Questions tagged [classical-computing]

For questions about the relation between quantum computing and classical computing, such as their relative performance.

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26
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6answers
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If quantum speed-up is due to the wave-like nature of quantum mechanics, why not just use regular waves?

The intuition I have for why quantum computing can perform better than classical computing is that the wavelike nature of wavefunctions allow you to interfere multiple states of information with a ...
32
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3answers
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Can a quantum computer simulate a normal computer?

Similar to the question Could a Turing Machine simulate a quantum computer?: given a 'classical' algorithm, is it always possible to formulate an equivalent algorithm which can be performed on a ...
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Is quantum computing just pie in the sky?

I have a computer science degree. I work in IT, and have done so for many years. In that period "classical" computers have advanced by leaps and bounds. I now have a terabyte disk drive in my bedroom ...
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5answers
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Does Moore's law apply to quantum computing?

Plain and simple. Does Moore's law apply to quantum computing, or is it similar but with the numbers adjusted (ex. triples every 2 years). Also, if Moore's law doesn't apply, why do qubits change it?
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2answers
657 views

What exactly makes quantum computers faster than classical computers?

What feature of a quantum algorithm makes it better than its classical counterpart? Are quantum computers faster than classical ones in all respects?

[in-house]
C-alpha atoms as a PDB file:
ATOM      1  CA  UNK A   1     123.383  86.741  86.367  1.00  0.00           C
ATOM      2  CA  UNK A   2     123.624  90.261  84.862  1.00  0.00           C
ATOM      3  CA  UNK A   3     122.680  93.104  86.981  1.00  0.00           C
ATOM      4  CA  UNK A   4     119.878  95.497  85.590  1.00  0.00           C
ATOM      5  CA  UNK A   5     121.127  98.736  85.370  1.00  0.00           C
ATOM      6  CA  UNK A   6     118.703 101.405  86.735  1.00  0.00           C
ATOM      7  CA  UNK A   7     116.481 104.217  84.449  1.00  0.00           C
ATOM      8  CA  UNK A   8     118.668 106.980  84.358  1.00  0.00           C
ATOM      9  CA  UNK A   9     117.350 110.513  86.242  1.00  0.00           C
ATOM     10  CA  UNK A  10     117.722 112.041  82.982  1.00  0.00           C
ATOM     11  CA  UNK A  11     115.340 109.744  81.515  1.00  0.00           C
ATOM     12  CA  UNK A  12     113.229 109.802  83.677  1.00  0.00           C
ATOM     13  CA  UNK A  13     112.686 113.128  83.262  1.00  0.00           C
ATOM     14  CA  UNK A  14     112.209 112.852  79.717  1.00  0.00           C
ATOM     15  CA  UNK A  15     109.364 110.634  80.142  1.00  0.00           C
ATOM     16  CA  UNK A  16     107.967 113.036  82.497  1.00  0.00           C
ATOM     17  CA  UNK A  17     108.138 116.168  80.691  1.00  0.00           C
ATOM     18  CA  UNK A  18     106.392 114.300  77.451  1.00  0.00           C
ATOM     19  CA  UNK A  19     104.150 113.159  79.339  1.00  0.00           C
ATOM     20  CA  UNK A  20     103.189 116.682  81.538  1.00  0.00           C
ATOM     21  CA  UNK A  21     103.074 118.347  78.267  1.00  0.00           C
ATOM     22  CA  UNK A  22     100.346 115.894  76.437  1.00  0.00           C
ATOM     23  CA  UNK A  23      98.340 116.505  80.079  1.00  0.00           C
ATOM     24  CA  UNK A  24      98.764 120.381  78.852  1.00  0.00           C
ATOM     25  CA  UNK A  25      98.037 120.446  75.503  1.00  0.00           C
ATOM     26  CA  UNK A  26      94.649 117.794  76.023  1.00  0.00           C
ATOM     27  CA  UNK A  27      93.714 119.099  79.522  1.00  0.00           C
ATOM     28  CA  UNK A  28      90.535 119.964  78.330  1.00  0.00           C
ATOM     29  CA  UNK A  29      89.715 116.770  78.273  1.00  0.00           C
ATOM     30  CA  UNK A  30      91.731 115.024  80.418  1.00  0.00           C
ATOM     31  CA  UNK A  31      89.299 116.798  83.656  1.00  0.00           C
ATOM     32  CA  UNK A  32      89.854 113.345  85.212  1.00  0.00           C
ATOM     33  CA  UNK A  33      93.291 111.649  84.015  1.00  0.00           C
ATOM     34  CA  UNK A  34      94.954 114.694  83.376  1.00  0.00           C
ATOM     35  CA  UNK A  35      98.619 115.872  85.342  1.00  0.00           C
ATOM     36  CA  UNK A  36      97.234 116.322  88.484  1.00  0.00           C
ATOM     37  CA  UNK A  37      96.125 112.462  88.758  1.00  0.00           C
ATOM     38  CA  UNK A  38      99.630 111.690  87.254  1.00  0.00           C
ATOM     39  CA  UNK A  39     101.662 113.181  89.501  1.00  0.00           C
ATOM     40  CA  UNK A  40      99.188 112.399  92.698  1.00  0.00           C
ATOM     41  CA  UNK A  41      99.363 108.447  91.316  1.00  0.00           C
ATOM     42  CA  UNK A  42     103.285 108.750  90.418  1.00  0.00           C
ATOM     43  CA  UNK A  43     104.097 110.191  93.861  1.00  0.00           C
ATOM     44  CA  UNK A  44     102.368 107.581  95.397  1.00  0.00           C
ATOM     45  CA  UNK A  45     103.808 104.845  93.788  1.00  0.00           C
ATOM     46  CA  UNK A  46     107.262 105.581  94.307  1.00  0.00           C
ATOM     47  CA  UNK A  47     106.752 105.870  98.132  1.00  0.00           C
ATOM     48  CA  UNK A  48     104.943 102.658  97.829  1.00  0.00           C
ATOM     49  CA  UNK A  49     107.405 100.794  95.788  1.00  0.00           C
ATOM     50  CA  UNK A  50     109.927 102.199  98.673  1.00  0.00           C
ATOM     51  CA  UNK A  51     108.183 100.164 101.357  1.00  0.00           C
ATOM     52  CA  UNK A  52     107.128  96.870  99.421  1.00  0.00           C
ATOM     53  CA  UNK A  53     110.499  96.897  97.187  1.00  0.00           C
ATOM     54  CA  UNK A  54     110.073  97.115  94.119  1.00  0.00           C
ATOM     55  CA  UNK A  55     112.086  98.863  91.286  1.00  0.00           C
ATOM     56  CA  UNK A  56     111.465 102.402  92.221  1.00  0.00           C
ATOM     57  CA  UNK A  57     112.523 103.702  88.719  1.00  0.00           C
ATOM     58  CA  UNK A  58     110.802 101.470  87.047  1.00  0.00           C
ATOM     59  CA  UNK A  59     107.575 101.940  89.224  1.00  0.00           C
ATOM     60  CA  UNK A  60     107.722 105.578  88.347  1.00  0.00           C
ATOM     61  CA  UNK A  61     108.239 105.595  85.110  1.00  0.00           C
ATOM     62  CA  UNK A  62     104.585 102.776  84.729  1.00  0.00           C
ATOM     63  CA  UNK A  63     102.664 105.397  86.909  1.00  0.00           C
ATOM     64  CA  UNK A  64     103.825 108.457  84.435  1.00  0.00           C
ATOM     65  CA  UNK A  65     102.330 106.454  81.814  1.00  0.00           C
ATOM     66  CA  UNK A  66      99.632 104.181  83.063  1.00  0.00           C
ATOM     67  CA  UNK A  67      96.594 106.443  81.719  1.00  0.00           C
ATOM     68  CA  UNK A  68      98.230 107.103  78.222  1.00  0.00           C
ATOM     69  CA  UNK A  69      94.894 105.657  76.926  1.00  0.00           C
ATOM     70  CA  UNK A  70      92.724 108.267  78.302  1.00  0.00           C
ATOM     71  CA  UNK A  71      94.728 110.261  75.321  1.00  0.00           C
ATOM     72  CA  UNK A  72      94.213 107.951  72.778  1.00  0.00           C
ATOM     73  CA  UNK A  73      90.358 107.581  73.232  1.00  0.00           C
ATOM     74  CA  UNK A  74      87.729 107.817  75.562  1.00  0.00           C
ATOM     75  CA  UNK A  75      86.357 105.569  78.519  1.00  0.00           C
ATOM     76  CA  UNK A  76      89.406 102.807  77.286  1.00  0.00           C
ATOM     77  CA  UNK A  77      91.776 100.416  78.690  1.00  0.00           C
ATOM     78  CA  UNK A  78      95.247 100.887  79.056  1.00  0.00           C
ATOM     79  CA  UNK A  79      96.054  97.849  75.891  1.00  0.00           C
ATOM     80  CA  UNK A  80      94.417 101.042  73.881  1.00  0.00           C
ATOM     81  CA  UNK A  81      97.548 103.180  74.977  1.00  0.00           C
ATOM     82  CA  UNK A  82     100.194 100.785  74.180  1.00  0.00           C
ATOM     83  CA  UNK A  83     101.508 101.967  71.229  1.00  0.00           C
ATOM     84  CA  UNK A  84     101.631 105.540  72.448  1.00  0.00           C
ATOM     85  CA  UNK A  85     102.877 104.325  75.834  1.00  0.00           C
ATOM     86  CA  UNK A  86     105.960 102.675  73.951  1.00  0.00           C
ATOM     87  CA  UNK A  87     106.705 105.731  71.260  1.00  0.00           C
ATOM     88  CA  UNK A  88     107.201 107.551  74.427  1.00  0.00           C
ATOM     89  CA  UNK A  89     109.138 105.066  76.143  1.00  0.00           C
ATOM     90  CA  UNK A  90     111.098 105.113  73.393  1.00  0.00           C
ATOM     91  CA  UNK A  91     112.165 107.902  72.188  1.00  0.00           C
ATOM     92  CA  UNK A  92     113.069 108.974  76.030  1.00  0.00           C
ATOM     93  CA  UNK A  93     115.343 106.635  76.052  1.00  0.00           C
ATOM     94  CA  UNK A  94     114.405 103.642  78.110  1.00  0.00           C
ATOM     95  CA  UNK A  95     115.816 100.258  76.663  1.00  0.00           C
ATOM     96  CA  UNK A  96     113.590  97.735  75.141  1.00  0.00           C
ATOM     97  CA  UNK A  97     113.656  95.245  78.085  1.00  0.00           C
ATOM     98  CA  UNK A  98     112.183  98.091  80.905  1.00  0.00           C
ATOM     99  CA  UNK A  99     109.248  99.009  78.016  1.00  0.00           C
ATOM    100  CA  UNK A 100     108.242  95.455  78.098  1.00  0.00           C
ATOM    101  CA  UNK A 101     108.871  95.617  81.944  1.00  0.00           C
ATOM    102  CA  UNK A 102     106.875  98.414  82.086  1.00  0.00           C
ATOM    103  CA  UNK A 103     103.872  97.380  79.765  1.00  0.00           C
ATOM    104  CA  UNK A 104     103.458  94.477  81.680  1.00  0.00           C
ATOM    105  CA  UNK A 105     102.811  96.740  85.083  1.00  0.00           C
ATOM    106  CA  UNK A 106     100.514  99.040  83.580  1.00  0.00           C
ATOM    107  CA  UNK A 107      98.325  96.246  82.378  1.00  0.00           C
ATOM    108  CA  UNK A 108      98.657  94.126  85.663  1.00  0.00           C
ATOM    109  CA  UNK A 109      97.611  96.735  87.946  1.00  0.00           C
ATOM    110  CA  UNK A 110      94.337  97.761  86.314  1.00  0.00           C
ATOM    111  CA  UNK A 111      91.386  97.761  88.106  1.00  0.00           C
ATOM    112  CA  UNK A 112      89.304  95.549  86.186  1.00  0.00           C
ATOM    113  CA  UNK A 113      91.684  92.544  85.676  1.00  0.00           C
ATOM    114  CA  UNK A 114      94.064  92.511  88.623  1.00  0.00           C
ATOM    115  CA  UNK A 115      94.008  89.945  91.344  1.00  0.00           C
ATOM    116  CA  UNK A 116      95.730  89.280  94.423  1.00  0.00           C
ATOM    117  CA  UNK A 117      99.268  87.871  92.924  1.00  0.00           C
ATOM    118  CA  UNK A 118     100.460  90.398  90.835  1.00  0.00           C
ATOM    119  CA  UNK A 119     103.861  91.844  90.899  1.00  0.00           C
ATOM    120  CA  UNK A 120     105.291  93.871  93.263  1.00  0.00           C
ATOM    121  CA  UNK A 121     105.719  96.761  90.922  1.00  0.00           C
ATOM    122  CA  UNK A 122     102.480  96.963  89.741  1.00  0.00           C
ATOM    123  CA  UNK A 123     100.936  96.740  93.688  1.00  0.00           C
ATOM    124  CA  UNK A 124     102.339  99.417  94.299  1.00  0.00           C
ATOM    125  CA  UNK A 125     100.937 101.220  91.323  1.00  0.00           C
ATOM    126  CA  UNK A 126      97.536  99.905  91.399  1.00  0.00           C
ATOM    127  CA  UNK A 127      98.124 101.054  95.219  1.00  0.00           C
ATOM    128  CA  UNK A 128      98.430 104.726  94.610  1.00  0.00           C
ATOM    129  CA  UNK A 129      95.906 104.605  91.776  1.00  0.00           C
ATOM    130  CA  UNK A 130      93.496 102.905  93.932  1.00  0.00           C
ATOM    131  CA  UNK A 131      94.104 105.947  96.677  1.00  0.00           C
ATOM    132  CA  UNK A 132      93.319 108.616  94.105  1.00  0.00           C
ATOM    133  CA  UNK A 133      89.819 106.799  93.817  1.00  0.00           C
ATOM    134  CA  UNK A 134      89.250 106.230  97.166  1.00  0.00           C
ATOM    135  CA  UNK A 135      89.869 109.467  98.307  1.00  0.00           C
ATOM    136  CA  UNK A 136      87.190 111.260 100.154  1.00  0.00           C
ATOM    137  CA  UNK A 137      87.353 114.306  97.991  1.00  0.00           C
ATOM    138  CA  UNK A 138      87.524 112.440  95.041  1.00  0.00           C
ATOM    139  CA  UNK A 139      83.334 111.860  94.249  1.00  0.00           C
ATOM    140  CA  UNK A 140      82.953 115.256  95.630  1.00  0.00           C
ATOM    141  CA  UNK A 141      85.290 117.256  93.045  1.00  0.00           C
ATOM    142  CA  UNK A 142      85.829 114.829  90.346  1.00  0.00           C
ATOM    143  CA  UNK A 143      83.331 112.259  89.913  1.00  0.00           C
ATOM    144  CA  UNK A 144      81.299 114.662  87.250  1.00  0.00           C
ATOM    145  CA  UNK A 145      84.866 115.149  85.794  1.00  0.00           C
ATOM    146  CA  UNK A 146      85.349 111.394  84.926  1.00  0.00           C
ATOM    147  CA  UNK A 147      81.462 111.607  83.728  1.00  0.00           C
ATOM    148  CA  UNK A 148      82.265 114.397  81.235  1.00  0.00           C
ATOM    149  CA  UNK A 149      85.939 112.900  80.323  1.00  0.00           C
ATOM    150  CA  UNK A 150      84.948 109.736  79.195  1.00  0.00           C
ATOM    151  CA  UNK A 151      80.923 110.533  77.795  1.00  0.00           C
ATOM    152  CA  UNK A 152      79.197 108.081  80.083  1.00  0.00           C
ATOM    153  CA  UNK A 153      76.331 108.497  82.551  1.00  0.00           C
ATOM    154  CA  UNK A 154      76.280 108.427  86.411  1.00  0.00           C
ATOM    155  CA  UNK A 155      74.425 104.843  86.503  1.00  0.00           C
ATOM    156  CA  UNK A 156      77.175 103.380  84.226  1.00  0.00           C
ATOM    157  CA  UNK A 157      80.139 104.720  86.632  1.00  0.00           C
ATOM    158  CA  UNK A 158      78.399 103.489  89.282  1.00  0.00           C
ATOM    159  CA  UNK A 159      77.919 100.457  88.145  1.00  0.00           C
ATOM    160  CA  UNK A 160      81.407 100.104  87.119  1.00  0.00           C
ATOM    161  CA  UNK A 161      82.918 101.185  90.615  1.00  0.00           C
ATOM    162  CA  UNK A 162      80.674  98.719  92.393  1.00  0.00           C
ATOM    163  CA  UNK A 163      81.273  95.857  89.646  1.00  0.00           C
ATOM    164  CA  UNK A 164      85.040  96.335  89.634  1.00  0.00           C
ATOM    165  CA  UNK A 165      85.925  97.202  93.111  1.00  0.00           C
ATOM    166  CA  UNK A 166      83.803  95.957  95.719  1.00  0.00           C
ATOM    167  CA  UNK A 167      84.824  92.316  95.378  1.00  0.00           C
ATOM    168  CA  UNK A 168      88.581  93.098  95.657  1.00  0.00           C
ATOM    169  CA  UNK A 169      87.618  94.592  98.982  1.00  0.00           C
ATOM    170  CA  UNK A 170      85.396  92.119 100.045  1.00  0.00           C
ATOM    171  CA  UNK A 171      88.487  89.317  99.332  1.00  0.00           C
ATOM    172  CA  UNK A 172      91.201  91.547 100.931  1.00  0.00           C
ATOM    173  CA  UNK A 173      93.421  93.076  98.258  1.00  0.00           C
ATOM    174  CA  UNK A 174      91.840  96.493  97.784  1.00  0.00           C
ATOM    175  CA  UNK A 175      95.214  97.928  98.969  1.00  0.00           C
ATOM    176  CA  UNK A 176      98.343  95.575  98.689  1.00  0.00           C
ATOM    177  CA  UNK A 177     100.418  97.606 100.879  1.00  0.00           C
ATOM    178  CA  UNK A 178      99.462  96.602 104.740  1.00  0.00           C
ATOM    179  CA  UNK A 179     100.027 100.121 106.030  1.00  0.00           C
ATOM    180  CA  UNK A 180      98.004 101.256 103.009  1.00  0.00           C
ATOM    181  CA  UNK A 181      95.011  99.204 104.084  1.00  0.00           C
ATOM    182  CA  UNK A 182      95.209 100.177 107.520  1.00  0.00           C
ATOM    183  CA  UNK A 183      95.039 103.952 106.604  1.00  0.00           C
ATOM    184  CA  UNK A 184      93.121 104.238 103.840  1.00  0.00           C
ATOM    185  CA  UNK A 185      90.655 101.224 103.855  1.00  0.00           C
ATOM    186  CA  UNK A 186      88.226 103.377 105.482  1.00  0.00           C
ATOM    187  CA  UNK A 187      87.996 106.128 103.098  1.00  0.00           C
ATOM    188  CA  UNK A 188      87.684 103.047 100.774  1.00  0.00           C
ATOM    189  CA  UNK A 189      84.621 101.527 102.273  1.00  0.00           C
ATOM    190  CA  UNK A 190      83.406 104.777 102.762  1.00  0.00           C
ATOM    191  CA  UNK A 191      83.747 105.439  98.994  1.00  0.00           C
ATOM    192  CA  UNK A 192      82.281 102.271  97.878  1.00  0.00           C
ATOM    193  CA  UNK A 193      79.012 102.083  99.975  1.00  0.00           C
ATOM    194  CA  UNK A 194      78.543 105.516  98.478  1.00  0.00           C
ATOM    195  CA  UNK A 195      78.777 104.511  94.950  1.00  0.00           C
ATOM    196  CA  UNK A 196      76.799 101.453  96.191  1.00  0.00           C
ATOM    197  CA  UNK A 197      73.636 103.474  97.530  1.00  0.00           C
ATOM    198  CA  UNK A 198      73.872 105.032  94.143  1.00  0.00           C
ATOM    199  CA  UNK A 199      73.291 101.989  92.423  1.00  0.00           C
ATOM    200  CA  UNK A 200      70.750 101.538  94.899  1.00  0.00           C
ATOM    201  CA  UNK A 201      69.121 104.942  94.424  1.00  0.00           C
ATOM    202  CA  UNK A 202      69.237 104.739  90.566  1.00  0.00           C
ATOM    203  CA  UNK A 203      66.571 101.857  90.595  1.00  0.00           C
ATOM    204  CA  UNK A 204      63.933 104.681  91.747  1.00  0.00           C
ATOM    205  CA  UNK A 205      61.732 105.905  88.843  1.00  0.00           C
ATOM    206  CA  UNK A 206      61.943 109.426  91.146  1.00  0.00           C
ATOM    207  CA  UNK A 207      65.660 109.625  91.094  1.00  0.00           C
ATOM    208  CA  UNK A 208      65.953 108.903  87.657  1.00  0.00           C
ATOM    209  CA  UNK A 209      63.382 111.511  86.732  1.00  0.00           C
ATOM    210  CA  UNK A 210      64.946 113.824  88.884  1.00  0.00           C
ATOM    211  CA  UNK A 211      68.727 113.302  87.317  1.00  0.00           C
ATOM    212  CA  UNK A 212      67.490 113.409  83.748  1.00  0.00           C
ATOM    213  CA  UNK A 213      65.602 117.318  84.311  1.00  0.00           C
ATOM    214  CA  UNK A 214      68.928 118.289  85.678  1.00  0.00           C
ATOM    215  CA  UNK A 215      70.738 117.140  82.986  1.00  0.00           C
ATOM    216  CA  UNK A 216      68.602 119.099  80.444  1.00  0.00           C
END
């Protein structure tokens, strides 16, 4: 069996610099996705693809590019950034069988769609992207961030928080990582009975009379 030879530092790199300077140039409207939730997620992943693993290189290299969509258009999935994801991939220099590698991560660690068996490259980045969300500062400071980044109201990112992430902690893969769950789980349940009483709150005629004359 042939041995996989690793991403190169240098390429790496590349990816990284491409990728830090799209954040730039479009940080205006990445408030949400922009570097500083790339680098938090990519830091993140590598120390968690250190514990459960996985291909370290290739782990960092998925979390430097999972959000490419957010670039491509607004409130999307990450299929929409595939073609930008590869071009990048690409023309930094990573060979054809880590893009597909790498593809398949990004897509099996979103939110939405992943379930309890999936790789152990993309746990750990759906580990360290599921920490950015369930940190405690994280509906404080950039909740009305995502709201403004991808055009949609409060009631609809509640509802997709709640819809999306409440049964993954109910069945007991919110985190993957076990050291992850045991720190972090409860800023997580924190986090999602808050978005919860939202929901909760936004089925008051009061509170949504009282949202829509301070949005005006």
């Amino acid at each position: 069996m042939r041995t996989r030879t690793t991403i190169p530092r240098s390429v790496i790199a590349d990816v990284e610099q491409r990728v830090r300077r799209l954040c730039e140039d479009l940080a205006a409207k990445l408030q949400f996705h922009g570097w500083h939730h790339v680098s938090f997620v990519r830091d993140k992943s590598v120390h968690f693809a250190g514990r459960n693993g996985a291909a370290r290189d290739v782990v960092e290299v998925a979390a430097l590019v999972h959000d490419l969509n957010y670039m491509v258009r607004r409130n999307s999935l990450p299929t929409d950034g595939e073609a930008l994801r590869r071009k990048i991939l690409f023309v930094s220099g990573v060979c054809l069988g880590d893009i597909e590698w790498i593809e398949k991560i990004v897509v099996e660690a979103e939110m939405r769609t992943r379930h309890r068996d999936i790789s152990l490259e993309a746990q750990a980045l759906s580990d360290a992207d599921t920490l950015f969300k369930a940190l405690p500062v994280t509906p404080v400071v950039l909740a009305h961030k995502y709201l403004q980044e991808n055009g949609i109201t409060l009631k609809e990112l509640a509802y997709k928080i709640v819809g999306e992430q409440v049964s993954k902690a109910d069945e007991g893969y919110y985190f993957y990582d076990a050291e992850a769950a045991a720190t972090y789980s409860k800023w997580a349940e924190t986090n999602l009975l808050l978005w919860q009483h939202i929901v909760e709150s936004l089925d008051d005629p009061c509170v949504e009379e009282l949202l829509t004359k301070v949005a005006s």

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2answers
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Is there proof that the D-wave (one) is a quantum computer and is effective?

I'm admittedly a novice in this field, but I have read that, while the D-wave (one) is an interesting device, there is some skepticism regarding it being 1) useful and 2) actually a 'quantum computer'....
8
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3answers
601 views

Simplest algorithm for intuitively demonstrating quantum speed-up?

What's the simplest algorithm (like Deutsch's algorithm and Grover's Algorithm) for intuitively demonstrating quantum speed-up? And can this algorithm be explained intuitively? Ideally this would be ...
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4answers
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Implementing “Classical AND Gate” and “Classical OR Gate” with a quantum circuit

Quantum cNOT Gate (Classical XOR Gate) A "Controlled NOT (cNOT) Gate" flips the 2nd qubit if the 1st qubit is $\left|1\right>$, and returns the 2nd qubit as-is if the 1st qubit is $\left|0\right&...
7
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2answers
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Understanding (theoretical) computing power of quantum computers

I am very new to quantum computing and just try to understand things from a computer scientist's perspective. In terms of computational power, what I have understood, 100 ideal qubits ... can ...
7
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2answers
303 views

Are we certain that quantum computers are more efficient than classical computers can be built?

I mean are we certain that they will be able to provide us a huge improvements (in some tasks) compared to clasical computers?
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3answers
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What makes quantum computers so good at computing prime factors?

One of the common claims about quantum computers is their ability to "break" conventional cryptography. This is because conventional cryptography is based on prime factors, something which is ...
6
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1answer
155 views

What classical public key cryptography protocols exist for which hacking is QMA complete or QMA hard?

Such a public key cryptosystem would be "quantum safe" in the sense that quantum computers cannot efficiently solve QMA hard problems.
7
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1answer
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Classical algorithm with complexity similar to Shor's discovered: Are there more efficient quantum algorithms than Shor's?

In the article Fast Factoring Integers by SVP Algorithms the author claims that he discovered classical algorithm for factoring integers in polynomial time. The Quantum Report mentioned here that it ...
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1answer